MCNY Blog: New York Stories

Iconic photos of a changing city, and commentary on our Collections & Exhibitions from the crew at

Temple Emanu-El

Temple Emanu-El was established in 1845 as New York City’s first Reform congregation. 33 members met in a loft at the intersection of Clinton and Grand Streets on Manhattan’s Lower East Side. As the congregation grew, Emanu-El moved further and further uptown. In 1854, it moved to its third location at 110 East 12th Street, which later housed St. Ann’s Roman Catholic Church, seen in this 1914 photograph.

George F. Arata. St. Ann's Church on East 12th Street. Museum of the City of New York. X2010.11.5283

By 1868, the congregation had built a permanent structure on Fifth Avenue and 43rd Street, designed by Leopold Eidlitz and Henry Fernbach. At that time, Temple Emanu-El was the largest synagogue building in the United States. This photograph was taken around 1900.

Temple Emanu-El. Museum of the City of New York Photo Archives. X2010.11.4629

Much fanfare surrounded its consecration on September 11, 1868. The following day, The New York Times reported that a limited number of tickets available for the ceremony sold out several days in advance. “The anxiety to secure them was very great. When the doors were opened there was a crushing and crowding in which ladies’ crinoline and gentlemen’s hats suffered severely.” This photograph of the interior of the temple was taken around 1900.

Inside of Temple Emanu-El. Museum of the City of New York Photo Archives. X2010.11.4622

The tranquil neighborhood was an ideal location for the temple, showcased in this 1904 lithograph and in the photograph taken around 1900.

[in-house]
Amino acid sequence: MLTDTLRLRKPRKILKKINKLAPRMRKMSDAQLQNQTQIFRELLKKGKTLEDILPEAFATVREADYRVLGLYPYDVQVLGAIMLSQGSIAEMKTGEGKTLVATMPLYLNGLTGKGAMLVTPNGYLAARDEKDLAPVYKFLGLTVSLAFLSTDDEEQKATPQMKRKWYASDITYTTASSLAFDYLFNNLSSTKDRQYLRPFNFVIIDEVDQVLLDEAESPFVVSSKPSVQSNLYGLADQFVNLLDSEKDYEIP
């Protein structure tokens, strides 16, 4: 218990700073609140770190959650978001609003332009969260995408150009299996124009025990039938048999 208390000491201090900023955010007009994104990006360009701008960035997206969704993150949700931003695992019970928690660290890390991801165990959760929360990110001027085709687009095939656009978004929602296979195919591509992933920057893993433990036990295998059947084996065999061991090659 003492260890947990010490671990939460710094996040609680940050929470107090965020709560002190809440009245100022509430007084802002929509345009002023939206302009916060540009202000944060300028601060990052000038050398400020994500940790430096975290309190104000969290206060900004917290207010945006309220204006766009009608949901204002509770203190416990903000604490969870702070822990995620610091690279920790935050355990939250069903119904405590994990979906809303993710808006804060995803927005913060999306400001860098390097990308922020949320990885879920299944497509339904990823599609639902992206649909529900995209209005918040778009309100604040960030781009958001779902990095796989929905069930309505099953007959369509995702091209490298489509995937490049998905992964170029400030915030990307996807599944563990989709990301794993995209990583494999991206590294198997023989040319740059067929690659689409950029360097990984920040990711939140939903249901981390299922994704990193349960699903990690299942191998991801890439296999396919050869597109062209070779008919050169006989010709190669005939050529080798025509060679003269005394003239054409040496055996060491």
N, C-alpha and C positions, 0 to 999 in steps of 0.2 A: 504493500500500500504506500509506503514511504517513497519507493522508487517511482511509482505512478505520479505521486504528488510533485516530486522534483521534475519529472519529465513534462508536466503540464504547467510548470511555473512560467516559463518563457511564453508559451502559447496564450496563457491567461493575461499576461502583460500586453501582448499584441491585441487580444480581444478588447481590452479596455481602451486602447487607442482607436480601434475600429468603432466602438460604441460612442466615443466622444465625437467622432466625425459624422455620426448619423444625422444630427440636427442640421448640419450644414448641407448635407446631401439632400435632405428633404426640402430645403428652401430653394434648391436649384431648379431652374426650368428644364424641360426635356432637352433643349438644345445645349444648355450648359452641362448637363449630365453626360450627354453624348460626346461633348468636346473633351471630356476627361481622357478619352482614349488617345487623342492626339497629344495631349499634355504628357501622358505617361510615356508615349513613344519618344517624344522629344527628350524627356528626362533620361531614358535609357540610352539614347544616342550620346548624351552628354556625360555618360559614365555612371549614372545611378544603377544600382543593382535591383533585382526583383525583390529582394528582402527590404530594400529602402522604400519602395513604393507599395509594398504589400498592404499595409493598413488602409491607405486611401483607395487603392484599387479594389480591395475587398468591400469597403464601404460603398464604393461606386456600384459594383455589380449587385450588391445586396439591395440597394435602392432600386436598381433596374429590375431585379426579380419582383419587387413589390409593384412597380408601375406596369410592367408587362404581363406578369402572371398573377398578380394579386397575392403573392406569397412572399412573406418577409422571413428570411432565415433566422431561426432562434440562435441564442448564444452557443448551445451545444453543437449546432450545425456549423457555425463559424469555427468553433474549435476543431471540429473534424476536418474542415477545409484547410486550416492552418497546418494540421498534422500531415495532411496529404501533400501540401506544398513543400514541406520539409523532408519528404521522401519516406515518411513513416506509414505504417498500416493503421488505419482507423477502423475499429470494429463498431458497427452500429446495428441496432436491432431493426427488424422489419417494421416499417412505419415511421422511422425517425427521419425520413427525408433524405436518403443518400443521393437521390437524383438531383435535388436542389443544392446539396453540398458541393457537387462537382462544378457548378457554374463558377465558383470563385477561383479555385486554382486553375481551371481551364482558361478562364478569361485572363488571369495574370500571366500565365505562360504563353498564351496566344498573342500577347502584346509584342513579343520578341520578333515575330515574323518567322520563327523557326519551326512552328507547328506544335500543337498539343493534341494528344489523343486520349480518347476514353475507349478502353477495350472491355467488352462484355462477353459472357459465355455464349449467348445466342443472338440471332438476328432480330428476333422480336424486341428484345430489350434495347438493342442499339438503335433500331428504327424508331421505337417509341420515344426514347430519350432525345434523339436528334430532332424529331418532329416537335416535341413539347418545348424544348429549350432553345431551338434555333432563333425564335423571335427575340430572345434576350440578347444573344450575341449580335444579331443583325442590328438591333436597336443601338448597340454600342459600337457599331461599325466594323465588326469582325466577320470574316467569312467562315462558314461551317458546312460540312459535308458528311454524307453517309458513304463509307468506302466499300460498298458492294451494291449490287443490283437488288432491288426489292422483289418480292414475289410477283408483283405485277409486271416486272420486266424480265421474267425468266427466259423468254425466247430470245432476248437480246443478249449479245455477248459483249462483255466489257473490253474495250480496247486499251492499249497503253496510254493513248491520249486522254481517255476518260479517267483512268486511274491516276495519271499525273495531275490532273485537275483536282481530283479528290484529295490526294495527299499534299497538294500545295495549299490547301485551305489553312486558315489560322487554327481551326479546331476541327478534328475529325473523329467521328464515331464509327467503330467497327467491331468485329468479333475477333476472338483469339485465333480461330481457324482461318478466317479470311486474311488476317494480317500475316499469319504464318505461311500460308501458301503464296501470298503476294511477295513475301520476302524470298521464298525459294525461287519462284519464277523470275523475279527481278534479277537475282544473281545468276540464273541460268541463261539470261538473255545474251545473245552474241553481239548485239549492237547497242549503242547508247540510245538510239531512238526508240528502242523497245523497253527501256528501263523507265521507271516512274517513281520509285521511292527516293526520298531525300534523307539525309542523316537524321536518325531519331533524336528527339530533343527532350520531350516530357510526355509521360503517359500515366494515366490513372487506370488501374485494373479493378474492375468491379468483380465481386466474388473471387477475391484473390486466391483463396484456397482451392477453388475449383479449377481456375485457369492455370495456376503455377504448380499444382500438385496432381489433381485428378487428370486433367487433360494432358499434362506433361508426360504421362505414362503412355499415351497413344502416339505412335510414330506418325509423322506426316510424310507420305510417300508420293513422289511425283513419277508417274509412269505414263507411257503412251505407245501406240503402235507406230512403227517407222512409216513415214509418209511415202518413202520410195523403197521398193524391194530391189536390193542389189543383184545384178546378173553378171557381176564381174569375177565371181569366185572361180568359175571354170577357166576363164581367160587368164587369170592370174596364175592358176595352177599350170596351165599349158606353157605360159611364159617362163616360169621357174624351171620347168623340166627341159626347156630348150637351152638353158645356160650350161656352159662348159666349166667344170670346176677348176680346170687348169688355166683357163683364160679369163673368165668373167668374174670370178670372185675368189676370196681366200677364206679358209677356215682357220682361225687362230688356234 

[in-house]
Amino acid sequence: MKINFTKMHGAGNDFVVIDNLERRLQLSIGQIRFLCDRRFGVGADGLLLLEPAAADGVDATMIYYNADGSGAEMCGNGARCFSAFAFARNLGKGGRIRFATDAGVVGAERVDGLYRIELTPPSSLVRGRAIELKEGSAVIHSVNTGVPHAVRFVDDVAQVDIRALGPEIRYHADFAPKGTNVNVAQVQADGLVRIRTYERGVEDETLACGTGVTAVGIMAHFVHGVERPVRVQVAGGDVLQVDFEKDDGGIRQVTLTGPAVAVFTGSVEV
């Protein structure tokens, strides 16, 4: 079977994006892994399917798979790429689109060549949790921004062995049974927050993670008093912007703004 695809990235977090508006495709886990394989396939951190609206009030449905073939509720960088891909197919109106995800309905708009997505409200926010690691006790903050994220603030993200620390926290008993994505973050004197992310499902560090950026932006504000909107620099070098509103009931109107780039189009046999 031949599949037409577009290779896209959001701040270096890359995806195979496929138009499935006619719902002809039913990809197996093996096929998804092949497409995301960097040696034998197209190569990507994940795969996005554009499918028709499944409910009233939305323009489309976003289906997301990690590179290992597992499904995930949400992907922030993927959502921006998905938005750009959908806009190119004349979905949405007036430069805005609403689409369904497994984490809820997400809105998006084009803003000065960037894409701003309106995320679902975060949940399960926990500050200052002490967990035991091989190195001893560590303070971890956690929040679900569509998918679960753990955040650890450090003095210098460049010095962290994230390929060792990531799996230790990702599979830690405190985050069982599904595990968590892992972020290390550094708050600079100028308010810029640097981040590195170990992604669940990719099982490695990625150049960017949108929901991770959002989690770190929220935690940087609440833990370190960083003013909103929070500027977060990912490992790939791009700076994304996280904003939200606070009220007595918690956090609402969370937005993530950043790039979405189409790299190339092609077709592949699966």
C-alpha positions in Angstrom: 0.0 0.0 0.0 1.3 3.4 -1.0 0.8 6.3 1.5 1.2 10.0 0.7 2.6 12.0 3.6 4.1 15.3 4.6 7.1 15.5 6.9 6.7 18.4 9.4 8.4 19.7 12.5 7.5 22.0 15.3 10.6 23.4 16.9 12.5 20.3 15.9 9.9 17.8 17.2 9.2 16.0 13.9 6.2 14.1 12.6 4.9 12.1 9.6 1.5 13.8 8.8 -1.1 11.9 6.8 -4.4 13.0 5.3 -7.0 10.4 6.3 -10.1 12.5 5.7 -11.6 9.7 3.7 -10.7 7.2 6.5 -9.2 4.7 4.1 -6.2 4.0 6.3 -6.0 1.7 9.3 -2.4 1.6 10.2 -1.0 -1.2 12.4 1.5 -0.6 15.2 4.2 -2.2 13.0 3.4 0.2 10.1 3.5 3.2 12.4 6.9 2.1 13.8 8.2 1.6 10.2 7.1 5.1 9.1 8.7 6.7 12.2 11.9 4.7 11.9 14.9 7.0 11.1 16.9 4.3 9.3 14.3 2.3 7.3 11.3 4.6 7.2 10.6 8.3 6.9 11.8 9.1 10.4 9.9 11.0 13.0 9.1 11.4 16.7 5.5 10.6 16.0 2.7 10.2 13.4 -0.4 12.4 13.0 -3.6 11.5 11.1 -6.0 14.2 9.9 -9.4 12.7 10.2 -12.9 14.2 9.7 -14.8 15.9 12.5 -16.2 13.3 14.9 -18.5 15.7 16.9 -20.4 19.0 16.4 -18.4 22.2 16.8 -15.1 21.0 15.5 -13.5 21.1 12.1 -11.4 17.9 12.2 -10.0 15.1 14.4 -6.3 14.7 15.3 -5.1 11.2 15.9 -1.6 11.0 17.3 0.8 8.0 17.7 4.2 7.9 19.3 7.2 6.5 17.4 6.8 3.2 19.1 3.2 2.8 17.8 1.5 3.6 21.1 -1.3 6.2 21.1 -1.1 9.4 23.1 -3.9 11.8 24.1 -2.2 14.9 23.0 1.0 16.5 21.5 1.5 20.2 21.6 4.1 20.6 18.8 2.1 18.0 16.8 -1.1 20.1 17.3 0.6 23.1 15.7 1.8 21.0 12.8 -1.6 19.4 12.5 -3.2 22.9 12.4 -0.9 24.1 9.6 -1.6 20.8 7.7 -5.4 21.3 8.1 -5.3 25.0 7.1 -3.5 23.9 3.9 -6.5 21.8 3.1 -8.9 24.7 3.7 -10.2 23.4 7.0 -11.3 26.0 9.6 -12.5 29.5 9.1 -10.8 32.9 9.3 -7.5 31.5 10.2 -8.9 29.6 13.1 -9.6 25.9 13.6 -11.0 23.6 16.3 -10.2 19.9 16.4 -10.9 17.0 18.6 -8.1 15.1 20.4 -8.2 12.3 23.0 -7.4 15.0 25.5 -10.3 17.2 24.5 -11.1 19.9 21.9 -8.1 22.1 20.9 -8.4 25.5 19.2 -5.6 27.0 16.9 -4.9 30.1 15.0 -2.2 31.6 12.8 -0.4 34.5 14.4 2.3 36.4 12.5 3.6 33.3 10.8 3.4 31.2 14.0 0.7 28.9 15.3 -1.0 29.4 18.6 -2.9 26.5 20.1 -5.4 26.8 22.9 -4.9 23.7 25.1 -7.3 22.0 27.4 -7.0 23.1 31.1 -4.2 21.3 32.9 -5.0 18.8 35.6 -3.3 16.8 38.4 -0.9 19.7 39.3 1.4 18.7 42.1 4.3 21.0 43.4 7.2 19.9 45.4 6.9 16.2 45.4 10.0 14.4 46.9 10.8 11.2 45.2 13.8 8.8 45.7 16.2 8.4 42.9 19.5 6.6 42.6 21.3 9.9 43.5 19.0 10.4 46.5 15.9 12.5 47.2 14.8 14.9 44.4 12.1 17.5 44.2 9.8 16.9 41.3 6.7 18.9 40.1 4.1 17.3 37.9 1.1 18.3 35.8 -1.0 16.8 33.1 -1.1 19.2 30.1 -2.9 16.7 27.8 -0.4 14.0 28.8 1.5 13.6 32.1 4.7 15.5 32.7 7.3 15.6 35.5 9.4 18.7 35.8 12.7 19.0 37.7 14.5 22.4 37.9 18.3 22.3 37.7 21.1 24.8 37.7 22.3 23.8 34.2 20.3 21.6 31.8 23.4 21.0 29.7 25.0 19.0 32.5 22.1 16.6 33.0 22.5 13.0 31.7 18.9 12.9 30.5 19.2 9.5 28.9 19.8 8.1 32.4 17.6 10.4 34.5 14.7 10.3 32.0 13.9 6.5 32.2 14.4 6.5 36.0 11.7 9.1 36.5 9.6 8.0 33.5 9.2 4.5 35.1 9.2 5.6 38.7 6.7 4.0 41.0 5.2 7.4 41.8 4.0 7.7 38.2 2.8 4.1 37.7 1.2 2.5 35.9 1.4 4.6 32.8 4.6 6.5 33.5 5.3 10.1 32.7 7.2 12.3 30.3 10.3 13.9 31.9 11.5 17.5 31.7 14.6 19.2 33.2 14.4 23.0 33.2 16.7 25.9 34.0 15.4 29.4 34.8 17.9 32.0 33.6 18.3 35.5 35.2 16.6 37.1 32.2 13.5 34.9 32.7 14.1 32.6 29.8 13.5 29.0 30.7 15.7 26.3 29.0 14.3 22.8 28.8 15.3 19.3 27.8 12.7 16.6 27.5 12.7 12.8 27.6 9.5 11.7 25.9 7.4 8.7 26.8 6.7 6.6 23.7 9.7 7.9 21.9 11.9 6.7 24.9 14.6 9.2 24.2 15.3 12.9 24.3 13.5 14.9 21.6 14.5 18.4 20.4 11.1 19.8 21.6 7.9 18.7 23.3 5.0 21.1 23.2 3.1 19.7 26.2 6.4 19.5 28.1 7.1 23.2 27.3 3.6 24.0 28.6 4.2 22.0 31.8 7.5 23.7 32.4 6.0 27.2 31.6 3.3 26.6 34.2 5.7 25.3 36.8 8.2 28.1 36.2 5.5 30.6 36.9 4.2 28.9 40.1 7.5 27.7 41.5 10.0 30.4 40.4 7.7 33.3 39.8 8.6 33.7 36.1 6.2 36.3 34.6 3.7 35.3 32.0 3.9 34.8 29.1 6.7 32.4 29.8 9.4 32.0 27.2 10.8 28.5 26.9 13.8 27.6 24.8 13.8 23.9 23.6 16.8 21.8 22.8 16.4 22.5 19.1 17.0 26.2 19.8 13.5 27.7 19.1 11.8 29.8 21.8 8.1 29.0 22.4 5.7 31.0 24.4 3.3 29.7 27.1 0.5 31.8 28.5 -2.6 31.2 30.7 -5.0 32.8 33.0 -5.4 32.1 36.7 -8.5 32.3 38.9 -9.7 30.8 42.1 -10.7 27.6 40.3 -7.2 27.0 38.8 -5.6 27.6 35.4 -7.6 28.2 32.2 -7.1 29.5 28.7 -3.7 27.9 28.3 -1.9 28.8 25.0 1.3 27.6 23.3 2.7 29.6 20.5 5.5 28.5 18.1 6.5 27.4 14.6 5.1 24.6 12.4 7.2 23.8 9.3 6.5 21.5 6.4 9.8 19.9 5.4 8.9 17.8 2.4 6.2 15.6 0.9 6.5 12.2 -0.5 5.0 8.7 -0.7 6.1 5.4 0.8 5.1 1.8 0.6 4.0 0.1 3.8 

Lithograph issued by Robert A. Welcke. From an old photograph by John Bachmann. Fifth Avenue from 42nd Street, Looking North. Museum of the City of New York. X2011.5.107

5th Avenue north from 42nd Street. Museum of the City of New York Photo Archives. X2010.11.4628

Over time, however, the neighborhood became increasingly commercial and Temple Emanu-El was unable to expand to accommodate its growing membership, as seen in this 1923 photograph and the etching below from 1926.

Byron Company. East Side of Fifth Ave. from 44 to 43 Sts. Museum of the City of New York.

Anton Joseph Friedrich Schutz. Temple Emanu-El. Museum of the City of New York. 49.369.1

In 1925, Temple Emanu-El sold the building and purchased property at Fifth Avenue and 65th Street, the site of the John Jacob Astor mansion. This photograph shows the property in 1926, shortly before it was torn down.

Wurts Bros. 65th Street at the N.E. corner of 5th Avenue. John Jacob Astor residence, general exterior. X2010.7.1.6053

In 1927, the building at Fifth Avenue and 43rd Street was demolished, and the neighborhood became a commercial district. Here is a photo of the location in 1936.

Byron Company. Buildings, 521 Fifth Avenue. Museum of the City of New York.

Construction of the new temple at the site of the Astor mansion began in 1927 and would last two years. Architects Robert D. Kohn, Charles Butler, and Clarence Stein designed the building. This photograph shows the progress in 1928.

Temple Emanu-El under construction. Museum of the City of New York Photo Archives. X2010.11.5652

In the meantime, services were held 11 blocks uptown at Temple Beth-El, another Reform synagogue. Temple Beth-El was founded in 1874 and had occupied the space on Fifth Avenue and 76th Street since 1891. Temple Beth-El and Temple Emanu-El merged in 1927, although services continued to be held at Temple Beth-El until 1946. That building was demolished in 1947.

Byron Company. Street Scene - 1901, 5th Ave. - South from 76th St. Museum of the City of New York.

On January 10, 1930, 2,500 people attended Temple Emanu-El’s formal dedication at 1 East 65th Street, where it remains to this day. For more information about Emanu-El, please visit

Wurts Bros. 5th Avenue and 65th Street. Temple Emanu-el, general view. Museum of the City of New York. X2010.7.1.6838

About Lauren Robinson

Associate Director of Collections Access

2 comments on “Temple Emanu-El

  1. Kathy Benson
    October 11, 2011

    Another interesting New York story!

  2. Pingback: Three centuries at 42nd Street and Fifth Avenue | Ephemeral New York

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